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9/20/2013 6:00:00 AM
Riding the Flying Carpet: Greg Brown exhibit flies into Sharlot Hall Museum
Courtesy photo
Artist, writer, flight instructor and photographer Greg Brown sits in front of his Cessna airplane named The Flying Carpet. An exhibit featuring his aerial photography and writing begins at the Sharlot Hall Museum on Saturday. The photograph “Sunset Rains,” below,  features an aerial view between two thunderstorms.
Courtesy photo
Artist, writer, flight instructor and photographer Greg Brown sits in front of his Cessna airplane named The Flying Carpet. An exhibit featuring his aerial photography and writing begins at the Sharlot Hall Museum on Saturday. The photograph “Sunset Rains,” below, features an aerial view between two thunderstorms.
Patrick Whitehurst
PrescottKudos

PRESCOTT - There's nothing quite like the view of the southwest as seen from high in the sky.

Artist, writer, flight instructor and photographer Greg Brown marvels regularly at that very view in the clouds while aboard his Cessna airplane - aptly named The Flying Carpet.

Brown writes from a master of fine arts degree, which lends a creative rather than technical slant to his prose. He's also a pilot. In 2000, he was named National Flight Instructor of the Year. He's a regular contributor to the magazine "Flight Training."

He calls his photographs more artistic than critical.

"I've always been looking for interesting things out the window of the airplane. We are long time Arizona residents. I think it's obvious to anyone who lives here that we live in one of the most beautiful areas in the world. The scale, and the color, and the variety that we all appreciate on the ground is such that it's at least as powerful from the air," Brown said.

One of his photographs, called "Verde Canyon Poppies," features a field of Mexican and golden poppies shot from a half mile in the air.

"The idea that you could see flowers from the air, to me, is really amazing. It really demonstrates the power of numbers," Brown said.

Sharlot Hall Museum will offer an exhibit of Brown's work Saturday, Sept. 21, through March 2, 2014. Titled "Views from the Flying Carpet," the exhibit features many of Brown's aerial photographs - called "Earthly paintings snatched from the air above." The exhibit is accompanied by a short video that offers technical insight into the craft.

Sharlot Hall Museum is located in Prescott at 415 West Gurley St. Brown himself plans to be in attendance for the opening of the exhibit.

One of the many exhibit photographs illustrates Potrillo Field in southern New Mexico, particularly the ancient path of lava found there.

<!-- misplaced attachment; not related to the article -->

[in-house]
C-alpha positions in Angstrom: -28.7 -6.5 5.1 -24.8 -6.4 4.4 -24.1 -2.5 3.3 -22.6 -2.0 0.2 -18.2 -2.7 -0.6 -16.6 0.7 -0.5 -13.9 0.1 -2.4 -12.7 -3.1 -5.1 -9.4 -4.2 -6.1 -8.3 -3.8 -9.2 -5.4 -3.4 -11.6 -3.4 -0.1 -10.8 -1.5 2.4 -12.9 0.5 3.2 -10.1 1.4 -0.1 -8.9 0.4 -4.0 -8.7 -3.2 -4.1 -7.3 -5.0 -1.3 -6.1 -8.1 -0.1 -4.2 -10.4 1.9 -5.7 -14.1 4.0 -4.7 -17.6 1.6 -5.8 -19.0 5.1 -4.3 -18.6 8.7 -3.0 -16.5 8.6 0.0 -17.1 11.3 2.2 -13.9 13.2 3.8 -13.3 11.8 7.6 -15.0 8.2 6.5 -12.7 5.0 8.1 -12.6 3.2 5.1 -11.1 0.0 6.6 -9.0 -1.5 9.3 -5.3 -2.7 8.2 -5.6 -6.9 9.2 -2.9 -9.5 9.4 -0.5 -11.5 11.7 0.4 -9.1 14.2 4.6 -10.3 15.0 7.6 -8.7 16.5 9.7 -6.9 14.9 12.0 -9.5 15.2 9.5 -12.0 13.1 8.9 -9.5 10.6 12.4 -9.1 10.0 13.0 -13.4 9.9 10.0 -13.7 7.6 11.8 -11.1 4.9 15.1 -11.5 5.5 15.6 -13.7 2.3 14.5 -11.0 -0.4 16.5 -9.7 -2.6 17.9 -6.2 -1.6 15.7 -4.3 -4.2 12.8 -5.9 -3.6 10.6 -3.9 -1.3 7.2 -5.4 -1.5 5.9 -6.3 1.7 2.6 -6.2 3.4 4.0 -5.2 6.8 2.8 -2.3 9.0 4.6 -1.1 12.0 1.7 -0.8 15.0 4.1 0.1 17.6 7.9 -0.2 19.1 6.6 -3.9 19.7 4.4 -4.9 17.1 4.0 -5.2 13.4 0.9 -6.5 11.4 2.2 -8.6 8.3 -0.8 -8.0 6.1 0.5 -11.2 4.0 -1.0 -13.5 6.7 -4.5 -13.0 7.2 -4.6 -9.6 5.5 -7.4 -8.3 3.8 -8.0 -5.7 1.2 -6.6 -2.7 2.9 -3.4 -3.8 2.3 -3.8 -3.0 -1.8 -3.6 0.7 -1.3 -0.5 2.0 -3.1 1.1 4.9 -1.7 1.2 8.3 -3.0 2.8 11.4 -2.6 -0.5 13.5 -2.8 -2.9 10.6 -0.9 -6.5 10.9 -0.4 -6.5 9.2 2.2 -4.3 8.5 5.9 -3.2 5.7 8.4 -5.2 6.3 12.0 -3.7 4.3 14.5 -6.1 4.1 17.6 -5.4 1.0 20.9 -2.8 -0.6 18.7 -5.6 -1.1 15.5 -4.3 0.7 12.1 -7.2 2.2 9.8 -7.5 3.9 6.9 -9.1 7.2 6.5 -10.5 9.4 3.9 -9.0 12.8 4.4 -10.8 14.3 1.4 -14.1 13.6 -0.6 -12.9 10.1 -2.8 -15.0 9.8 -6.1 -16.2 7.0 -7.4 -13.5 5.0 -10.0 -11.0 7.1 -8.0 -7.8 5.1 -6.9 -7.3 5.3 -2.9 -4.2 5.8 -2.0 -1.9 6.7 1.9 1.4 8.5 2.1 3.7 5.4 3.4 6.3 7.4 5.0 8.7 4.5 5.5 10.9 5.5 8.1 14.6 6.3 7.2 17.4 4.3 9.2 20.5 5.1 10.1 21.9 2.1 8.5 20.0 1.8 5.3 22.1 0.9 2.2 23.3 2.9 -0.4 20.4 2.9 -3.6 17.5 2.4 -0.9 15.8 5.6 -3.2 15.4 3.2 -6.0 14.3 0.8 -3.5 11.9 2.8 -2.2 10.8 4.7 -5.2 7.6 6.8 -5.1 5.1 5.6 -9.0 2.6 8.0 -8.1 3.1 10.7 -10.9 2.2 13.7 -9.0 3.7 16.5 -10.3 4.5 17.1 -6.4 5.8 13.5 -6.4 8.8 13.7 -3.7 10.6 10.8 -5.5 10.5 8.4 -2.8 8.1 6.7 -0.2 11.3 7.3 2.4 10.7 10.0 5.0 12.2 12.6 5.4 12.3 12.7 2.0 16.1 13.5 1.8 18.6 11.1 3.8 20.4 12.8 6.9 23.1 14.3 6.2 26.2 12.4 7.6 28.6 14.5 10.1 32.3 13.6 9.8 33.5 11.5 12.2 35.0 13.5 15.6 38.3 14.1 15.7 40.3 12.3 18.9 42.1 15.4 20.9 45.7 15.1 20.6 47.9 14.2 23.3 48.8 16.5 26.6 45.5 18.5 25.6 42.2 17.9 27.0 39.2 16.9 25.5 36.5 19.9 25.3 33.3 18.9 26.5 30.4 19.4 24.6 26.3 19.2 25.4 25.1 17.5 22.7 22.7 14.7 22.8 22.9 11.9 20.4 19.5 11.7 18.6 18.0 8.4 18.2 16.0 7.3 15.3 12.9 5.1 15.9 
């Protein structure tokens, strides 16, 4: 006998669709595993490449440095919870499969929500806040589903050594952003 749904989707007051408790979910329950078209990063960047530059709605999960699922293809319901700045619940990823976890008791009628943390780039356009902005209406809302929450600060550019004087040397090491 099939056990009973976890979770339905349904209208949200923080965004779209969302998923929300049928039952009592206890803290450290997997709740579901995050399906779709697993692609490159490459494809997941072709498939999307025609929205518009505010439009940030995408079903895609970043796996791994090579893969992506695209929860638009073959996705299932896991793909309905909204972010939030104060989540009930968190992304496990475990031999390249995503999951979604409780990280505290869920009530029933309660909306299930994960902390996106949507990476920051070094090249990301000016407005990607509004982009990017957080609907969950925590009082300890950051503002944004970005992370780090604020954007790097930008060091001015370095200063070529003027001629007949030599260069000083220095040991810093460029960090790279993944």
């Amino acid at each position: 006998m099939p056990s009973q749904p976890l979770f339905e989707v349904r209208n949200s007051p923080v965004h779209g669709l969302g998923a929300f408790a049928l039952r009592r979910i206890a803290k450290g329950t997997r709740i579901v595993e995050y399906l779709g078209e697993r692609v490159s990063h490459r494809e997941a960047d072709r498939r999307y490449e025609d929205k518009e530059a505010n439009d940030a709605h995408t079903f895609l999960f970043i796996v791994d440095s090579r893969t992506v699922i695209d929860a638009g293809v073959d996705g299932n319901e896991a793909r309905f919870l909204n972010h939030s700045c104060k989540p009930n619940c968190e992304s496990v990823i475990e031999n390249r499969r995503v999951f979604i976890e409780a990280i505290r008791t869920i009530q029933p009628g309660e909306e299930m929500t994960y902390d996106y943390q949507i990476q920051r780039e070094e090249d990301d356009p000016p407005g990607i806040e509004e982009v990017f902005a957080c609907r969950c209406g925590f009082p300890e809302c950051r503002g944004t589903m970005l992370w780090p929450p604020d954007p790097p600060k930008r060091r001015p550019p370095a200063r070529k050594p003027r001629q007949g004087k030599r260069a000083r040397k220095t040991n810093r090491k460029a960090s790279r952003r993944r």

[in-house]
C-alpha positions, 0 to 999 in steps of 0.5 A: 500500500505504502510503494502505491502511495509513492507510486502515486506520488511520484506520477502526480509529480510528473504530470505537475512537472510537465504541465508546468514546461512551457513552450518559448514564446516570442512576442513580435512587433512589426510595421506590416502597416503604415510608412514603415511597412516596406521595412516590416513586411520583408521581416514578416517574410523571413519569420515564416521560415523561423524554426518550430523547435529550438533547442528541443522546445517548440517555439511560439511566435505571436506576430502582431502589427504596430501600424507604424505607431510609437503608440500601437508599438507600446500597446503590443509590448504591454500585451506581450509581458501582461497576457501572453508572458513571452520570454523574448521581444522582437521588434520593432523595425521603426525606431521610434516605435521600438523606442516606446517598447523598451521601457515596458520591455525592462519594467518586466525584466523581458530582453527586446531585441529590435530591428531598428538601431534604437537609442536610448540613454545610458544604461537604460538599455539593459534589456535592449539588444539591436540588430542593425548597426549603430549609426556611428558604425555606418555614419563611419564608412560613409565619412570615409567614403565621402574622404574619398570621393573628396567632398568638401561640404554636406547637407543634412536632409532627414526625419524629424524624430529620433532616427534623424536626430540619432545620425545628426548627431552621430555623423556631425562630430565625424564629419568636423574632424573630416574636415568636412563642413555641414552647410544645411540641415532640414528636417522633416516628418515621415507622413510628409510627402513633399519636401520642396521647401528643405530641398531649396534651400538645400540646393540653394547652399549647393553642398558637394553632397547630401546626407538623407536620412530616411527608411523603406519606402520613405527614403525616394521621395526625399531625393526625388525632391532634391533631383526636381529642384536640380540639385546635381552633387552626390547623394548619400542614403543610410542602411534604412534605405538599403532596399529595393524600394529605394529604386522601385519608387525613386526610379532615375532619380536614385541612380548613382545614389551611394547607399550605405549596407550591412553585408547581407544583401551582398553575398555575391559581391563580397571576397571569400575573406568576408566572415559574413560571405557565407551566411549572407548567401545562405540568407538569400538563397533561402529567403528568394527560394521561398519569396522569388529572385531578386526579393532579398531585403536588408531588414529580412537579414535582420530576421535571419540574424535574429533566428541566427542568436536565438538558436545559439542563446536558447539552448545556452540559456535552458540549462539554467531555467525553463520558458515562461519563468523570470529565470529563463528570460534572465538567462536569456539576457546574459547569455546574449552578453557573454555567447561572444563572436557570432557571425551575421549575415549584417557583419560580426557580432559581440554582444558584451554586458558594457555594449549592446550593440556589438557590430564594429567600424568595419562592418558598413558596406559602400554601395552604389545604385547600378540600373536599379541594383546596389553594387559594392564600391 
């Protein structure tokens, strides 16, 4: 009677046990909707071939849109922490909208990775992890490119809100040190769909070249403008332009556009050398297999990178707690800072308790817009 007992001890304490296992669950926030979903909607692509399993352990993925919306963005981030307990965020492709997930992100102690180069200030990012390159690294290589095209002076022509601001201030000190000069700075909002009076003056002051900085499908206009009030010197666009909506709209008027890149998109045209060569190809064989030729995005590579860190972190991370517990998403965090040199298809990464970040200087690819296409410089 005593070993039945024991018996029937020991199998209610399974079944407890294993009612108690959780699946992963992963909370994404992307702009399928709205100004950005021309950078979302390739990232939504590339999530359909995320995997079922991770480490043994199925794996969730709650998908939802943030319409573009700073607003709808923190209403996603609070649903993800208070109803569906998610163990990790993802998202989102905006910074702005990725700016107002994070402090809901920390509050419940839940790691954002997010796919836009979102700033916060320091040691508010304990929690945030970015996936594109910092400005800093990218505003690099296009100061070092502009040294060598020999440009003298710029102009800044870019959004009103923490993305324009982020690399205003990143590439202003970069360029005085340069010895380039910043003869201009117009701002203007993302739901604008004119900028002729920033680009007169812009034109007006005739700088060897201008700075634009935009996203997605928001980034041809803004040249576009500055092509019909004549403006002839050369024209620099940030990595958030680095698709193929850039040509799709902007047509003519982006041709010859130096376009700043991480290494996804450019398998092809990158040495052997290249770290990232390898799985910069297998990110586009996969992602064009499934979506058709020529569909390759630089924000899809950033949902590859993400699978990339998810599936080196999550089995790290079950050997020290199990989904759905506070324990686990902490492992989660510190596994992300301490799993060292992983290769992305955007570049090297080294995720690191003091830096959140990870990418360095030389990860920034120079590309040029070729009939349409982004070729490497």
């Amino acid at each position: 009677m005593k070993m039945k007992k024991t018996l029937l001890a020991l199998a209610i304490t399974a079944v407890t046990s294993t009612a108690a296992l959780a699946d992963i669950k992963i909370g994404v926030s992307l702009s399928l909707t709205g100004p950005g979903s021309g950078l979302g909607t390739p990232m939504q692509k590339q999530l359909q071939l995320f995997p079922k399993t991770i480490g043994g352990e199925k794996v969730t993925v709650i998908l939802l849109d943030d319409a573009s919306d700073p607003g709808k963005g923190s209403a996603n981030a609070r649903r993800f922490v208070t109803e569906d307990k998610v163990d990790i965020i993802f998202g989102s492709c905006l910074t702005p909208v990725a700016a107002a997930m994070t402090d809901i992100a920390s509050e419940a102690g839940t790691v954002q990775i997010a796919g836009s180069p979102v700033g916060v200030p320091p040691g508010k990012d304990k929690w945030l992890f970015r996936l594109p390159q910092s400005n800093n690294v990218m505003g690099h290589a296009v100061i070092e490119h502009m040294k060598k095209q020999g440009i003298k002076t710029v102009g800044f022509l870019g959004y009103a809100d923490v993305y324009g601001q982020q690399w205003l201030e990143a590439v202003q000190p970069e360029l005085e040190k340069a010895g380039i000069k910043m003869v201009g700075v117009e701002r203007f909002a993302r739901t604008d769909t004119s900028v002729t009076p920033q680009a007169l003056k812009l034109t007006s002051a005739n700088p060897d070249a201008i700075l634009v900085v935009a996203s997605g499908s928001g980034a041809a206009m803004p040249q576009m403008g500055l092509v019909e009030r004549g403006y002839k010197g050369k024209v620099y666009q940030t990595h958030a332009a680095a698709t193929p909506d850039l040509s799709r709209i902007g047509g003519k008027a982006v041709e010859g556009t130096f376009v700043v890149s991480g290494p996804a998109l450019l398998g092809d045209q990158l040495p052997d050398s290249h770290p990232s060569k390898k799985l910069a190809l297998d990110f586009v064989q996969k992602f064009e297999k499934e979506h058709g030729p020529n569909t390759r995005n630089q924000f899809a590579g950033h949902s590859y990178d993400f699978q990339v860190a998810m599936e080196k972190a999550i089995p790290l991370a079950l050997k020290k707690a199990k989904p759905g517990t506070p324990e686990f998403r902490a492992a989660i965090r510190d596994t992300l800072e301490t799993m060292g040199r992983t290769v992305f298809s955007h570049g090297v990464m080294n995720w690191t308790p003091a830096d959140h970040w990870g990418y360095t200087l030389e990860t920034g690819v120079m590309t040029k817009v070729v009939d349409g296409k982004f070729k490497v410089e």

"The moment you see this in a photograph, the whole concept of flowing lava becomes real to those of us who have never seen fresh lava flowing," Brown said.

Another captivating image, called "Sunset Rains," offers a view between two thunderstorms.

"One day, two years ago, my wife Jean and I were flying home from Phoenix to Flagstaff and we were flying between a line of two thunderstorms right at sunset," Brown said.

Brown's Flying Carpet, a Cessna airplane, features a "top wing" design conducive for photography.

"There was a famous travel writer/adventurer in the 1920s and 1930s named Richard Halliburton," Brown said. "He decided around 1929 that he wanted to fly to the most remote place on Earth. He decided that place was Timbuktu. He bought an old bi-plane, hired a pilot, and the two of them flew most of the way around the world in this bi-plane called the Flying Carpet. He actually has a book by that name, which I would recommend."

Brown named his plane The Flying Carpet out of a similar sense of adventure.

"The adventures one has in a light airplane today are just as exciting as what he was doing way back then," Brown said.

Besides the name for his Cessna, his column in Flight Training is also called Flying Carpet. His non-technical book also ties into the idea, with the name "Flying Carpet: The Soul of an Airplane."

For more information on Brown, visit his website at www.gregbrownflyingcarpet.com. More information on the Sharlot Hall Museum can be found online at www.sharlot.org.


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Reader Comments

Posted: Thursday, September 26, 2013
Article comment by: Tellthe Truth

Since when did a Stearman bi-plane change it's name to Cessna?

Posted: Tuesday, September 24, 2013
Article comment by: Bill Hill

In the photograph heading your piece on Mr. Brown he may indeed be sitting in front of his Cessna, but it is not visible. The airplane in the background looks more like a Waco.
Do you actually ever check anything for accuracy?


Posted: Saturday, September 21, 2013
Article comment by: Bad Caption Again

The caption beneath the picture is incorrect by a very wide margin. The airplane is not a Cessna.

Could be a Waco F series.


Posted: Friday, September 20, 2013
Article comment by: Fear and Loathing of ooops

Forgive me for being pedantic but I wasnt aware that Cessna ever made biplanes, Im surprised the gang at ERAU didnt jump on this.



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